Carpet Cleaning Tips – Wool Carpet Care

Wool carpet needs special cleaning care and maintenance due to its unique characteristics. Recently I received a call from someone who needed help with their wool carpet. They had just used a small home carpet steamer on it, and shortly thereafter, yellow stains appeared all over it.

Most carpets found in the average home today are made from synthetic material, usually nylon, that is formulated to be more resistant and less sensitive to certain conditions than wool.

Wool carpet, as the name suggests, is made from the fleece of sheep, and is therefore composed of natural protein fibers. That is why it smells like wet sheep when it is wet. Incidentally, that is the smell of sulphur, one of the natural components of the wool fiber.

Wool carpet is expensive not just because of its composition, but also because of the special processes employed in manufacturing. We will not go into that here, however. Suffice it to say that any home environment is beautifully enhanced with wool carpeting.

Some of the advantages of wool carpeting are:

Beauty. Wool is an opaque fiber whereas synthetics are transparent. It therefore has great soil hiding properties. It absorbs a wide variety of dyes and reacts well to many dyeing techniques. Thus an almost limitless variety of colors and patterns may be used in the manufacturing of wool carpet.

Strength. Wool is a very strong, durable and resilient fiber and will look beautiful even after undergoing the stress of heavy traffic. That is one reason why it is so popular in the finer banks and hotels. It will last on the average for 25-30 years, versus most synthetics which often have to be replaced after 10 years.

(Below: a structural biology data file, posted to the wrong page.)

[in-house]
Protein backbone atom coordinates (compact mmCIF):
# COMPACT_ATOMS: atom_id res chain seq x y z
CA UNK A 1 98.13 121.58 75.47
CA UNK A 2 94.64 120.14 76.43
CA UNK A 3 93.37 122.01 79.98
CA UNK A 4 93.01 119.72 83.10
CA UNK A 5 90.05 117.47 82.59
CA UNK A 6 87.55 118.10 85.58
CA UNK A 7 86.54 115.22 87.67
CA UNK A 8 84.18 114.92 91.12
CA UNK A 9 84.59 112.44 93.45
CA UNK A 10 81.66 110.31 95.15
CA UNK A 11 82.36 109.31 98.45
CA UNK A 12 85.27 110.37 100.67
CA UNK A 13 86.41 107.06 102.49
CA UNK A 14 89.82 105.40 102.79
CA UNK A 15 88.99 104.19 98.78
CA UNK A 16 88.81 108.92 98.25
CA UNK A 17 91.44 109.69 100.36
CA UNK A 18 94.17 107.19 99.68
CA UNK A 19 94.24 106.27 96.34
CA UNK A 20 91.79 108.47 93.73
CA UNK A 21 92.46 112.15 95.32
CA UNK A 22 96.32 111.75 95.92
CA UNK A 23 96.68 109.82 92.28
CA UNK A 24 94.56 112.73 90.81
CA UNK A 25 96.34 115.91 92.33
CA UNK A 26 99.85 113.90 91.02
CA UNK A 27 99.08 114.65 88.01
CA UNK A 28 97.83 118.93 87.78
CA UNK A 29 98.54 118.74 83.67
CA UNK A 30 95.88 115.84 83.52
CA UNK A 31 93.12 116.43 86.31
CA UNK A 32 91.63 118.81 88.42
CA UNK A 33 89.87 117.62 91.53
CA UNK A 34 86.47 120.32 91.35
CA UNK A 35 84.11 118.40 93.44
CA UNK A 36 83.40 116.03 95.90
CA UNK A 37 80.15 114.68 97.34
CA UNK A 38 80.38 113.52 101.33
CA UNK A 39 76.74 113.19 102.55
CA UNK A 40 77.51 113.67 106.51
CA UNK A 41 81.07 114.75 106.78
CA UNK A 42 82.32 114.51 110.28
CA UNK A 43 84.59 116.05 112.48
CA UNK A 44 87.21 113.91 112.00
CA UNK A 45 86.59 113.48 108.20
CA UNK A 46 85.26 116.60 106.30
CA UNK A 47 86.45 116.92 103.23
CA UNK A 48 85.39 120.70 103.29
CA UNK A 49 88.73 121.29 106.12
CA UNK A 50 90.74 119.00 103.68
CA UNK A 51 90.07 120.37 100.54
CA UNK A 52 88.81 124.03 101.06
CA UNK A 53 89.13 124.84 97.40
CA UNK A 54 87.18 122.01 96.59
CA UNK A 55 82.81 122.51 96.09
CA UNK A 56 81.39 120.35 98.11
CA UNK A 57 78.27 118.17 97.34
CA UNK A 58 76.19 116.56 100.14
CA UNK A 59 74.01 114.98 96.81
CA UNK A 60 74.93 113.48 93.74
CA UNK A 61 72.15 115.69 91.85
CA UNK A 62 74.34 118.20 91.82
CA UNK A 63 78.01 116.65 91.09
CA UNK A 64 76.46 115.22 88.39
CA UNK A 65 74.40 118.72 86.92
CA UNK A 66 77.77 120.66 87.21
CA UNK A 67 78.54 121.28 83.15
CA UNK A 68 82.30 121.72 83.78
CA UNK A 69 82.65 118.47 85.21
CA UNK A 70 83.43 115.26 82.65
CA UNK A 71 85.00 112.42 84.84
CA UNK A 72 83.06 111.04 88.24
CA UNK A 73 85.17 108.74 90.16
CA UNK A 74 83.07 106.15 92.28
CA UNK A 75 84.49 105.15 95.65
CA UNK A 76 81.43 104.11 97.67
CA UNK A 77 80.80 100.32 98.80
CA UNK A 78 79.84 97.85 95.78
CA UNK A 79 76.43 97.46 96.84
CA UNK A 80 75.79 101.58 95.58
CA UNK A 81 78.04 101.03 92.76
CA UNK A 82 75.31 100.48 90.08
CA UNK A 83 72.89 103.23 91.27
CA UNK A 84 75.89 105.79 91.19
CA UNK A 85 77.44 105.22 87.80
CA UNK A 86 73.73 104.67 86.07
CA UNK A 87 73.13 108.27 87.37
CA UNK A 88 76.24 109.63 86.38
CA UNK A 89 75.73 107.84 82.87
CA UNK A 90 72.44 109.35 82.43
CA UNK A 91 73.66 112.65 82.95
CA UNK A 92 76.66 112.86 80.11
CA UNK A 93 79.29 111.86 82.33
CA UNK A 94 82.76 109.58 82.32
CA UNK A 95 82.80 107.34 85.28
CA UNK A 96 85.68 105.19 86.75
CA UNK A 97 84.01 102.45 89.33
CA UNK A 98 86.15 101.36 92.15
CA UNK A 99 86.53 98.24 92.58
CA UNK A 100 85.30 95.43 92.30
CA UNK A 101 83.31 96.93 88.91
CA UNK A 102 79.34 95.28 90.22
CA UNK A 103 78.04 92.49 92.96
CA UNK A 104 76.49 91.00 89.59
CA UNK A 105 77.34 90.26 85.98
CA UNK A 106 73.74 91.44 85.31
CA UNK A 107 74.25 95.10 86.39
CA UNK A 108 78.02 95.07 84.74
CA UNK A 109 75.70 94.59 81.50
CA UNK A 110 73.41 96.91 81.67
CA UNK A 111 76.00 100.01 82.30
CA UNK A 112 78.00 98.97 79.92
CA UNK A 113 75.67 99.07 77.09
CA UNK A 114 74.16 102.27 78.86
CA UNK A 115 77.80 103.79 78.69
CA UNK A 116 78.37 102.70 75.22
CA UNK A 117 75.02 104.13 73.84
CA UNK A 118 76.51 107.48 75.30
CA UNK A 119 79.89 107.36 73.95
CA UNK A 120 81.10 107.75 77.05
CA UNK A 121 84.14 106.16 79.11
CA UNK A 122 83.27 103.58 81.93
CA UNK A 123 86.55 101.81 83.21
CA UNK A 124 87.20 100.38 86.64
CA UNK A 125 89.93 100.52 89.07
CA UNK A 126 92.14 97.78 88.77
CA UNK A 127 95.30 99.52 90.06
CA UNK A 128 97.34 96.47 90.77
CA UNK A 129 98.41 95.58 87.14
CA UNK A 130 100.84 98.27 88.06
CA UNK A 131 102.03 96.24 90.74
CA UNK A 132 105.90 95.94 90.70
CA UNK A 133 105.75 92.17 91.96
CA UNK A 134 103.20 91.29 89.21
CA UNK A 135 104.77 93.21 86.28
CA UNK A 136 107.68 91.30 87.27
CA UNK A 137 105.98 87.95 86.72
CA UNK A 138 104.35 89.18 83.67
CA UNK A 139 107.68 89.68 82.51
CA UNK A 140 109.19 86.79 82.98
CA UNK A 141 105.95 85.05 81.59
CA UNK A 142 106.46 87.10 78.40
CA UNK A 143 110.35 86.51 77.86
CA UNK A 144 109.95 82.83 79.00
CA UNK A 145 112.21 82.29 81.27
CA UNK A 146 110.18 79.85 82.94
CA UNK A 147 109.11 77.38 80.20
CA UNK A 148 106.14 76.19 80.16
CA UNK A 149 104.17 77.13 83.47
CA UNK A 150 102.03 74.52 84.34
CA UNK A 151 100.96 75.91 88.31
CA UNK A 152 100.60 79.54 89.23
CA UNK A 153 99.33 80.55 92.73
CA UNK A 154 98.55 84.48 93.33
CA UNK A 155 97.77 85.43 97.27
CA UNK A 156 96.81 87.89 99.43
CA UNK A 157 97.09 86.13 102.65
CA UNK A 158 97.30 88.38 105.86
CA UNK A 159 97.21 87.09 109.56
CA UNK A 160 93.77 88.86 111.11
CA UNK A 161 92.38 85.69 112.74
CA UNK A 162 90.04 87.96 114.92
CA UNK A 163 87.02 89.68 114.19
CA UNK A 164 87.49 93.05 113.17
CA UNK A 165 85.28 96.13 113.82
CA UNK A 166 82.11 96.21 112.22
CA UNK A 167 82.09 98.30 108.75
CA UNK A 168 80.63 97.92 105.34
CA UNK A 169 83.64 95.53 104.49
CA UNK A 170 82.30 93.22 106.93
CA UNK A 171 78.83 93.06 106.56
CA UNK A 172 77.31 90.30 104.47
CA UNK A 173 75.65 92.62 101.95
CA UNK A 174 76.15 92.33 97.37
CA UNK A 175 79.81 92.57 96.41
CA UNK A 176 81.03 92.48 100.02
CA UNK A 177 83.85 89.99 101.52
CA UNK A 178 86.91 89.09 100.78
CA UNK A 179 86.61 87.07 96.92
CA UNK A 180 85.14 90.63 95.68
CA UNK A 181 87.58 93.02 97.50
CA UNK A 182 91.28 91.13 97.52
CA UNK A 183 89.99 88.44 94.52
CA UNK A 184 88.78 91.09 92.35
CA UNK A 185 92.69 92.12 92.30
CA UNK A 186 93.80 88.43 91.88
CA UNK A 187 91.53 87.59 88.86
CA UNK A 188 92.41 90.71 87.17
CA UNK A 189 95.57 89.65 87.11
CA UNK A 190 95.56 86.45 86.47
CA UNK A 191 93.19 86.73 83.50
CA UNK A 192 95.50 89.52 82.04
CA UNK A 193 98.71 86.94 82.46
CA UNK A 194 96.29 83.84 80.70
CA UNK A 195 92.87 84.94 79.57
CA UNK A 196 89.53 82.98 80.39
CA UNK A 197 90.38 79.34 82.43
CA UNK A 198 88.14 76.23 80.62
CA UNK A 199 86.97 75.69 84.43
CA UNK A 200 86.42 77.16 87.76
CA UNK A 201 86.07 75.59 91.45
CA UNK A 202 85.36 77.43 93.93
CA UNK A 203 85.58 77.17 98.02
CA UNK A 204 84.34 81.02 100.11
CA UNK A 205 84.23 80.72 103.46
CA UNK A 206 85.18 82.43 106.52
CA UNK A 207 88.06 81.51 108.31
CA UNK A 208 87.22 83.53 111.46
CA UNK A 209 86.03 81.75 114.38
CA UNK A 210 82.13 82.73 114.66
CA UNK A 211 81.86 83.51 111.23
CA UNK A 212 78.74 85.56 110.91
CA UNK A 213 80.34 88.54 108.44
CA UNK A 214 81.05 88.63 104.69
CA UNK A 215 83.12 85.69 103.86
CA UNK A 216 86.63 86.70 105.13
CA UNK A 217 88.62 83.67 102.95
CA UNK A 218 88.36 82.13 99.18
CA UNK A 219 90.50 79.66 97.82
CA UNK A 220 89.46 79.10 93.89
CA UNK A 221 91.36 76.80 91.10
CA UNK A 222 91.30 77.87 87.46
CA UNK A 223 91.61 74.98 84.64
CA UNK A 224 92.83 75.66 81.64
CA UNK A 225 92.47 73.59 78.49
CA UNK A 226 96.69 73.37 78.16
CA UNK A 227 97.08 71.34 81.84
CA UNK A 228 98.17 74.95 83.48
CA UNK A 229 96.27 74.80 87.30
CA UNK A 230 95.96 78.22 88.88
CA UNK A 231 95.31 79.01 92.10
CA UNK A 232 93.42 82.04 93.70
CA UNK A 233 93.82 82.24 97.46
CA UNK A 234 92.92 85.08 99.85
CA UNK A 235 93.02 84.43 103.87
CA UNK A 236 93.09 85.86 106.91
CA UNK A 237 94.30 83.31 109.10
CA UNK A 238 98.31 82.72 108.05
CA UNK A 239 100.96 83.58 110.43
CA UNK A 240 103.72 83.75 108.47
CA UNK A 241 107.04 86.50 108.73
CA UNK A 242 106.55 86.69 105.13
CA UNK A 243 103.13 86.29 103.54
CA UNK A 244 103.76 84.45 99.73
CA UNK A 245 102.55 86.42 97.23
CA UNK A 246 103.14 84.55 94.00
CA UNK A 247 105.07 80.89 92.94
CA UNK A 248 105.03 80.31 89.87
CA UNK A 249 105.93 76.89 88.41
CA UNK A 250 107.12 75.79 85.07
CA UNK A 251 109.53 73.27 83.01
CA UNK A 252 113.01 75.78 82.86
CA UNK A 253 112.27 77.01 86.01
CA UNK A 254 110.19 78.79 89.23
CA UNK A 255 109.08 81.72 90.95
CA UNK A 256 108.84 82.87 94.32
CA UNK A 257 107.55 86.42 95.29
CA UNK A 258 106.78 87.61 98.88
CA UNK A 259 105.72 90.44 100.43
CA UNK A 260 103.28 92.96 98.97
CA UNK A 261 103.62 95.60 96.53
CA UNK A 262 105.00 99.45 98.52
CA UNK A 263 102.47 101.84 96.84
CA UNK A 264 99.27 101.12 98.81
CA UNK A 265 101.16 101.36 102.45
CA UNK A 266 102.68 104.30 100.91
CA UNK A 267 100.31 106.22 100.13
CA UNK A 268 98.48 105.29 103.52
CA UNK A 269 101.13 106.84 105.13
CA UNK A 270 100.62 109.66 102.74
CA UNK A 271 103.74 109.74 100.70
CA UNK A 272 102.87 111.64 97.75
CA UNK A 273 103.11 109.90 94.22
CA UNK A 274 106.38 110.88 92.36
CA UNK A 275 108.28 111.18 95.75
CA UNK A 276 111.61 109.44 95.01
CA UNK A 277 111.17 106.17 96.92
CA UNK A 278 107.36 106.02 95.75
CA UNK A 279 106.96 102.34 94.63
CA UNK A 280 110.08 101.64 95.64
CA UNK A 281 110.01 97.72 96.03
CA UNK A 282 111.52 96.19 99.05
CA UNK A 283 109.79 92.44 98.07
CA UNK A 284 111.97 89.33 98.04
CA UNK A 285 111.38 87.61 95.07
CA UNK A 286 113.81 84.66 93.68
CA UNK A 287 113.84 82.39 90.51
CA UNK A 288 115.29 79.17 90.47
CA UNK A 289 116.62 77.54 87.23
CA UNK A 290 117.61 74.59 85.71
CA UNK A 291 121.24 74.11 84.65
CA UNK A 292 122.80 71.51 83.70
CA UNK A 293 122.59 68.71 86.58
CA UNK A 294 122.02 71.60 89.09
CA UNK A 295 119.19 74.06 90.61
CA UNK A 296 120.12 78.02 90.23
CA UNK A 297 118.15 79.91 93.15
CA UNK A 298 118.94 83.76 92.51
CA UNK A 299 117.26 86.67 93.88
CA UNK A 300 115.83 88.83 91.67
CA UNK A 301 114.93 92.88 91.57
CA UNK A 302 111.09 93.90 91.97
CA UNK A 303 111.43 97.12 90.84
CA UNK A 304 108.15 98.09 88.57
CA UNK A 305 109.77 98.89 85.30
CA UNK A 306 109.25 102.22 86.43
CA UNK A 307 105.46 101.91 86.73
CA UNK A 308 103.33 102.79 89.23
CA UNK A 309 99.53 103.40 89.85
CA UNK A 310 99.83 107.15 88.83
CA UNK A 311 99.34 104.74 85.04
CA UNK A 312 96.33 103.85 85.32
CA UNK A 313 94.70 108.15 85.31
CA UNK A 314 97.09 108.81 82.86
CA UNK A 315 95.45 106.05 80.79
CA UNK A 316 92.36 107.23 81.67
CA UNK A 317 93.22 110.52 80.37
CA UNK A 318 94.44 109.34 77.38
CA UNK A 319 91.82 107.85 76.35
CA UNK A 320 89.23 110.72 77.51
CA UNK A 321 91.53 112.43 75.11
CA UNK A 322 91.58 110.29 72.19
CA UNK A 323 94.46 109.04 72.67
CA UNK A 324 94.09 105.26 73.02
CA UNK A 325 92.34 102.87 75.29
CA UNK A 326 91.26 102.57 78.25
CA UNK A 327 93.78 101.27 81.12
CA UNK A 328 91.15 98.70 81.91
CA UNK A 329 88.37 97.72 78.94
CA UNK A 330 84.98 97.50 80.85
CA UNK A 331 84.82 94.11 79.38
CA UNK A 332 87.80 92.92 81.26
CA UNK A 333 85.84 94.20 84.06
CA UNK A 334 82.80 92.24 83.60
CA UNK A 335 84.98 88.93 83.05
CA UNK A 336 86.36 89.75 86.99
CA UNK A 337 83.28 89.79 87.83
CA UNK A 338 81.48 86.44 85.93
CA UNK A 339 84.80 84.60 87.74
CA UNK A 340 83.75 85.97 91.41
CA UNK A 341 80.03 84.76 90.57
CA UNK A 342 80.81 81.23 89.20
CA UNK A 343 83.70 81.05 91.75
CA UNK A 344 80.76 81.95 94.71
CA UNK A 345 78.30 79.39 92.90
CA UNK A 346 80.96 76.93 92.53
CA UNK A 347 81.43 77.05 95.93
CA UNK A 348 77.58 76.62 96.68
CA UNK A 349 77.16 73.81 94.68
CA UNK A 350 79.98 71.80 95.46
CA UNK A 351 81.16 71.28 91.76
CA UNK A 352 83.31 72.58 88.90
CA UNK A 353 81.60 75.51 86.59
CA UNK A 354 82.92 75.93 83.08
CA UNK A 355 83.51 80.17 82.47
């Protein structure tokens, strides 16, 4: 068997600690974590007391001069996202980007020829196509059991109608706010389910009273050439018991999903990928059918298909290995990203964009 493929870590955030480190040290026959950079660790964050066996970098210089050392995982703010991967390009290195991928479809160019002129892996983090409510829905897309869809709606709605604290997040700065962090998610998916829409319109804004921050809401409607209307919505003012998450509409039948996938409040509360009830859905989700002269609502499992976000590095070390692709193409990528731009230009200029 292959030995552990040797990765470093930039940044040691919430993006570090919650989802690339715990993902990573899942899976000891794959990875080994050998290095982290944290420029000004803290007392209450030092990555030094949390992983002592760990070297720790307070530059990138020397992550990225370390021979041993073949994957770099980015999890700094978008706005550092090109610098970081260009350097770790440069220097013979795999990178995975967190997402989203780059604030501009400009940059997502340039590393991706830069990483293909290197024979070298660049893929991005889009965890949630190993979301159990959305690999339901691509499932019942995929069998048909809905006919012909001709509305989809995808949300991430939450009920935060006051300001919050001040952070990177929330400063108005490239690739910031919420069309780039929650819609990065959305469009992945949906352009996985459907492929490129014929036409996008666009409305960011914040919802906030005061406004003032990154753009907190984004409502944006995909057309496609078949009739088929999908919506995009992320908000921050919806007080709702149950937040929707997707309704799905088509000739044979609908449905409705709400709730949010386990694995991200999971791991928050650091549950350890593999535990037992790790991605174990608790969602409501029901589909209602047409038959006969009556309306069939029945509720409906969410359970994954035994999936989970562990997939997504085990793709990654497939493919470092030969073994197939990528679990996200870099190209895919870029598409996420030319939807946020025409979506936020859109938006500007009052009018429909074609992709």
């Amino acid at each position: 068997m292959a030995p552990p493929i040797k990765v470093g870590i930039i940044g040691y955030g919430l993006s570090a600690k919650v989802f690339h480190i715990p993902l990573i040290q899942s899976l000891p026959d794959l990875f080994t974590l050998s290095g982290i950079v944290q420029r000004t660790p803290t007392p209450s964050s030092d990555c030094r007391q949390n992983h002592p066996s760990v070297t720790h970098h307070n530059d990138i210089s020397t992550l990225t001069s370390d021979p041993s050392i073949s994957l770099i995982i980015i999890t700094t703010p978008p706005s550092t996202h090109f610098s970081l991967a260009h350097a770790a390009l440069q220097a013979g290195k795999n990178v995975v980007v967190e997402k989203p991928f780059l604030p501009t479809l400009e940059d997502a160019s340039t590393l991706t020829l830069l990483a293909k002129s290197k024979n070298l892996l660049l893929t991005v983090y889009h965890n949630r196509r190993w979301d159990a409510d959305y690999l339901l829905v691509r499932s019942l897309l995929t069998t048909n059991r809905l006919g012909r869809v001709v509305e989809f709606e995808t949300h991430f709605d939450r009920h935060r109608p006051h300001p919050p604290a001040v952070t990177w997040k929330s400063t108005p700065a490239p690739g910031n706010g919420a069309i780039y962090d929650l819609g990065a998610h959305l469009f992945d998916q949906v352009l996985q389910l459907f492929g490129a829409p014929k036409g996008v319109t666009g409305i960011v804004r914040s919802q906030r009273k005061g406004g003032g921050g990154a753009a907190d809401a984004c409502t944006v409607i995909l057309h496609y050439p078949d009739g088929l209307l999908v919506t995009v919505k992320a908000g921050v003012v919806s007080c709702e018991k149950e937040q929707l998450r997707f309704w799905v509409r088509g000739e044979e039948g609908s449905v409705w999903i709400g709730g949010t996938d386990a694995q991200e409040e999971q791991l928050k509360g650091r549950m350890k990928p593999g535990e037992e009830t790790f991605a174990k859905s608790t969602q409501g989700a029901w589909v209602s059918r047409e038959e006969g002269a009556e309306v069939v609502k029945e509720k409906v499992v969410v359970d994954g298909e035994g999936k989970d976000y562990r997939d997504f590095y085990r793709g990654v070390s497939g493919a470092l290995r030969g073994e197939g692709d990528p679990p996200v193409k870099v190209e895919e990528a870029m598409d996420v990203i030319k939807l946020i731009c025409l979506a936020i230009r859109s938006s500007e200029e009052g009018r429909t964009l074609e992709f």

It is an excellent insulator.

It is naturally stain resistant.

Has great soil release properties. Moisture makes the fibers swell and release dirt easily.

Naturally flame resistant. Wool fibers will not ignite spontaneously if exposed to flames and they self extinguish quickly.

Some disadvantages, besides the cost, are:

It stains easily. Wool will absorb stains from spills just as easily as it absorbs the beautiful colors from dyes used in manufacturing.

It is very sensitive to certain chemicals. It should not be exposed to chemicals with a pH below 5 or above 9.

It can be damaged by excessive agitation. Fuzzing occurs when it is vacuumed by certain types of vacuum cleaners. Wool carpeting is also very prone to fiber distortion due to excessive agitation.

Because of the above properties, the following care and maintenance procedures are recommended for wool.

  • Vacuum often. At least three times per week.
  • Blot up spots and spills immediately.
  • Maintain cleaning temperatures below 120 degrees F
  • Never use chemical brighteners, bleaches, household detergents, or other alkaline products on wool.
  • Avoid "oxy" cleaners.
  • Do not over wet during cleaning. Use as little water as practicable.
  • Dry the carpet as quickly and as thoroughly as possible, immediately after cleaning.

The person mentioned above who experienced the discoloration problem, was calling on behalf of his mother who, he said, had not had the carpet cleaned in over 6 years. She then decided to use a rented carpet cleaning machine and do the job herself.

This might work if you are familiar with the properties of wool carpeting, and know which chemicals to use, and what to avoid when cleaning this type of carpet, but if not, your safest, most economical and best option, is to call in a professional carpet cleaner.



Source by Victor Nugent

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